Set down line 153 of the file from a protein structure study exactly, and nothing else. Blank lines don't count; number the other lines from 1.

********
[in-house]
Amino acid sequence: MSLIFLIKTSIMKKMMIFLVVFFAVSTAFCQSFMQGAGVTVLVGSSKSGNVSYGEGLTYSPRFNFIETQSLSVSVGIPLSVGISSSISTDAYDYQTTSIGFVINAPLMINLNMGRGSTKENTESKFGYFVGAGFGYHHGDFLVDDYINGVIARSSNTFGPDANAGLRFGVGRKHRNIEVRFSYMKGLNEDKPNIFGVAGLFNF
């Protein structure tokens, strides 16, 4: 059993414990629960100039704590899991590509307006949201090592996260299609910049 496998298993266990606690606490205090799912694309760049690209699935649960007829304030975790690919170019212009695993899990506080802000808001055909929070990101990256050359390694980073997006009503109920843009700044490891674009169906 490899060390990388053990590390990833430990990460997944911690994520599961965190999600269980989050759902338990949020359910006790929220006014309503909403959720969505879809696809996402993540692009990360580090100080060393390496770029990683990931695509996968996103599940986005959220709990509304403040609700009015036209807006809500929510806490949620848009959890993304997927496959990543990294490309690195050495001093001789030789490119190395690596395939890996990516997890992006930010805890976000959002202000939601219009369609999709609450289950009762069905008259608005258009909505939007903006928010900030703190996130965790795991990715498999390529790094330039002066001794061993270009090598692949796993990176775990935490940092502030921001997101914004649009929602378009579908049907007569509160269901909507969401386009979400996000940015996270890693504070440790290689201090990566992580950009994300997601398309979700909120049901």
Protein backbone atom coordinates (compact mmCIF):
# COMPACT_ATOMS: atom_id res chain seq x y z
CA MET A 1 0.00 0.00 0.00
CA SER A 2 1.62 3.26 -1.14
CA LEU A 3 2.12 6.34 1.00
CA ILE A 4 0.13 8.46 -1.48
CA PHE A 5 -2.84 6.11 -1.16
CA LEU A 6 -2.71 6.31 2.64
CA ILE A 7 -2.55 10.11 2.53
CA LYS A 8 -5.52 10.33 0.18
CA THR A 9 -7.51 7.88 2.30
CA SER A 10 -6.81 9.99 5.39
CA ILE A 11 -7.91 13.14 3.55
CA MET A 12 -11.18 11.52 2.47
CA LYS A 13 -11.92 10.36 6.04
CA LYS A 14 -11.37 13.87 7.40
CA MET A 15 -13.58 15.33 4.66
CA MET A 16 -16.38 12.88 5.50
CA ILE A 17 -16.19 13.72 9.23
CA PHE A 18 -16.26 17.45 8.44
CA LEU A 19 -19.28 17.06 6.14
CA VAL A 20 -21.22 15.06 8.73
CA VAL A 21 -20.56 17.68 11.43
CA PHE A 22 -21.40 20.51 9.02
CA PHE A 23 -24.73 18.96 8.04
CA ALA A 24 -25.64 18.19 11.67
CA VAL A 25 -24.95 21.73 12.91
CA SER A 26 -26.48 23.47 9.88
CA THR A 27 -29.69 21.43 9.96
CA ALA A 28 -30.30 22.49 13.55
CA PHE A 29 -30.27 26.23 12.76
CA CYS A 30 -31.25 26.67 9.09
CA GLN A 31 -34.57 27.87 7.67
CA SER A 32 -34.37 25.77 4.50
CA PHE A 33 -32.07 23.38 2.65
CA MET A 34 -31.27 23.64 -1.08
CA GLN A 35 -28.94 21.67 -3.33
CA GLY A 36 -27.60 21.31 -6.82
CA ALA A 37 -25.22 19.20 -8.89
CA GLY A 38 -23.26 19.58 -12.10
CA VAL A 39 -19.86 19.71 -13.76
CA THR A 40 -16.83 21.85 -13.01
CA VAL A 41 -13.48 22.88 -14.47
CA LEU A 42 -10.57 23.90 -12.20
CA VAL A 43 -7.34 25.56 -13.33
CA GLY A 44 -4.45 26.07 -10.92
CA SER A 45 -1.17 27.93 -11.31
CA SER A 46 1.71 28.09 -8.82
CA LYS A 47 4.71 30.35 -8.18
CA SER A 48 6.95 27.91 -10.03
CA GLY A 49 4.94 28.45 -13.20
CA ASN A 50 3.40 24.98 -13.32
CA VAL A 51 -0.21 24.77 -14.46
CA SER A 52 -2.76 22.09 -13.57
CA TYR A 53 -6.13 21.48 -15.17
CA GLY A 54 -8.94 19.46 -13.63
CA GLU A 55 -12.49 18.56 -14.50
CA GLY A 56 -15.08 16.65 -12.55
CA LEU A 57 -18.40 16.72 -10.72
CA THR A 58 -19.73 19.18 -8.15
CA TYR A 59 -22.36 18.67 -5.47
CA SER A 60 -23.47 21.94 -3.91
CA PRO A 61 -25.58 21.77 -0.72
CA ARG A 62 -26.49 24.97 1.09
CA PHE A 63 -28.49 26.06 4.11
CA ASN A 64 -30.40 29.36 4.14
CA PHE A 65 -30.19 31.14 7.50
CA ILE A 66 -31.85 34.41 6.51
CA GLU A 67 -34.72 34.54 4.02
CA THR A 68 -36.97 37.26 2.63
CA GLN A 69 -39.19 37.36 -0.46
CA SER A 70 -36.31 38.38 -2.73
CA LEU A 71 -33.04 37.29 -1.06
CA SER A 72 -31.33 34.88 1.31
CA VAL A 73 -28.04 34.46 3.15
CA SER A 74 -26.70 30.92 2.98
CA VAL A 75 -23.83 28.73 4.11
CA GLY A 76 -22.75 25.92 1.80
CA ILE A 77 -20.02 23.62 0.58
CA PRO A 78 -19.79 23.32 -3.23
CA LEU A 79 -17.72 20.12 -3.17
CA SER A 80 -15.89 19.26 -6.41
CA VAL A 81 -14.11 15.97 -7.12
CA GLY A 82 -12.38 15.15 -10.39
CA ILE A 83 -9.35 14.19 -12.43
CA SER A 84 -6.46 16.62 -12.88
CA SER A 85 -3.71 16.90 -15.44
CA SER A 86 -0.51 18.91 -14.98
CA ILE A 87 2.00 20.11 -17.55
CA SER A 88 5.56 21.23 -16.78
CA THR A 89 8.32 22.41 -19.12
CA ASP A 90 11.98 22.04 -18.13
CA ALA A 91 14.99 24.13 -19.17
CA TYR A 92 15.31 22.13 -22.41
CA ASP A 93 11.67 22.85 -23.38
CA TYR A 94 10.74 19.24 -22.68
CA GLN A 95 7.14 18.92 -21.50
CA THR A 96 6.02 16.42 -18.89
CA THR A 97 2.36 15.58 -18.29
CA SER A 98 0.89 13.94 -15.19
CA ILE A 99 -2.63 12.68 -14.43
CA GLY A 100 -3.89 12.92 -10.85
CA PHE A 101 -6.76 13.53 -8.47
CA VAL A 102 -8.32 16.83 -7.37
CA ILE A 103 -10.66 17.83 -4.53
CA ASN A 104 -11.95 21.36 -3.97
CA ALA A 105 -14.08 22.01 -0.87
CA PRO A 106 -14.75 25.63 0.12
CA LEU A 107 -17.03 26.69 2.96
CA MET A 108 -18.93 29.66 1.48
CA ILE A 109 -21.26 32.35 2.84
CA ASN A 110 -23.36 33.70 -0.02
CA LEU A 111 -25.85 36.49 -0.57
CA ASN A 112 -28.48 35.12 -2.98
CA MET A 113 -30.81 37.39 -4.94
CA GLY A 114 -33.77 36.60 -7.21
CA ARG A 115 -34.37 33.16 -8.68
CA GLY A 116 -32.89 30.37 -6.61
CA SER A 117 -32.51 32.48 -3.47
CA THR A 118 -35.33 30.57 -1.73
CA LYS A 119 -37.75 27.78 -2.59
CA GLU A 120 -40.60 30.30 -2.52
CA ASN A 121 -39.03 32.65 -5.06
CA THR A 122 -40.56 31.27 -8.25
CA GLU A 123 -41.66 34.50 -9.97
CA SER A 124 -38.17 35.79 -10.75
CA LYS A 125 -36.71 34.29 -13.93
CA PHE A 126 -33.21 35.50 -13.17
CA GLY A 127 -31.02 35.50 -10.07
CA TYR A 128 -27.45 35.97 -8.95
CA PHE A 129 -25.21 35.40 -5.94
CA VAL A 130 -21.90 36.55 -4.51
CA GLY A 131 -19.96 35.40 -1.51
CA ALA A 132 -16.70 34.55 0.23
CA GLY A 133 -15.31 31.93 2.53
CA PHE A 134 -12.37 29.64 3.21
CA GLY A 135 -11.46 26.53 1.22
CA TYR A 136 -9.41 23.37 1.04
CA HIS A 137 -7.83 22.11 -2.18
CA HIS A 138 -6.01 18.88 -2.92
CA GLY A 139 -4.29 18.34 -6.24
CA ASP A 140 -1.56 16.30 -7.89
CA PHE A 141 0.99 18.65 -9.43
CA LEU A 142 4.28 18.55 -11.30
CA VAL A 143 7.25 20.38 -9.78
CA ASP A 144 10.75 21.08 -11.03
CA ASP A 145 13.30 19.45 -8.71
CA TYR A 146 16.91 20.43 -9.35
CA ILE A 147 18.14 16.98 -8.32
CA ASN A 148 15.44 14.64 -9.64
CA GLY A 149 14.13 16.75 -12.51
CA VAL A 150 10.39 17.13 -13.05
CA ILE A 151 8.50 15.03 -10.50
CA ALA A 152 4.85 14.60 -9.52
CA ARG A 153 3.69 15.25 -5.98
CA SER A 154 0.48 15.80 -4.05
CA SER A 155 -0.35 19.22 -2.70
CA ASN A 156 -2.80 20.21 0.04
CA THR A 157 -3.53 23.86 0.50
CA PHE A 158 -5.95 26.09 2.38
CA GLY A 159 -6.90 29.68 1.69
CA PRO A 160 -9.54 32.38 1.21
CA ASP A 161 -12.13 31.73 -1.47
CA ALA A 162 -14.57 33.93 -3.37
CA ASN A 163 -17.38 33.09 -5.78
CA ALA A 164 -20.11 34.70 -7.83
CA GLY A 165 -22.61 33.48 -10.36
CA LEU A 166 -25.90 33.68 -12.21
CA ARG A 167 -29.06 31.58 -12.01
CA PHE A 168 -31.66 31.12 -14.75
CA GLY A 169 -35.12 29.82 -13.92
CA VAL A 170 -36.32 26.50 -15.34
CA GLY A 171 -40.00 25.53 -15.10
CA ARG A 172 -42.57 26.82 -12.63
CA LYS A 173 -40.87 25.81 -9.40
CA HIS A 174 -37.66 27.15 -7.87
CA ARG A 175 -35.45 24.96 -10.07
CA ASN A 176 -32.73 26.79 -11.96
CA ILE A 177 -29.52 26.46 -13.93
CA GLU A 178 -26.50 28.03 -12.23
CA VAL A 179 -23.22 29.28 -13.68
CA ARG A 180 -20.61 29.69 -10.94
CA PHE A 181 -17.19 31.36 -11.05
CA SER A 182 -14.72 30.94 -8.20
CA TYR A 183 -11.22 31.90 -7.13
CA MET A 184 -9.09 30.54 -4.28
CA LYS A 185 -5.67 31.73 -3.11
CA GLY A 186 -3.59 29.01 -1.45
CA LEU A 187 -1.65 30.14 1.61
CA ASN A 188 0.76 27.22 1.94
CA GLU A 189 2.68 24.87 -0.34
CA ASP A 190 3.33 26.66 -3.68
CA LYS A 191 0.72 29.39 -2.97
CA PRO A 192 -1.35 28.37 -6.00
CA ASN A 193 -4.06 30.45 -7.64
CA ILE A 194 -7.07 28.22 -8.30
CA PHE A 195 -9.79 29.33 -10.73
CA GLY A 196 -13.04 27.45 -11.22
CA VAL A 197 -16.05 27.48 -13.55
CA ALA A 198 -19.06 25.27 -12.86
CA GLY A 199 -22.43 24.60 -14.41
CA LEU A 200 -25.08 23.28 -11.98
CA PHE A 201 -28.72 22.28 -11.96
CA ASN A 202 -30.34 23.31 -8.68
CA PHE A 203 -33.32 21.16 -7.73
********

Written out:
CA ASN A 148 15.44 14.64 -9.64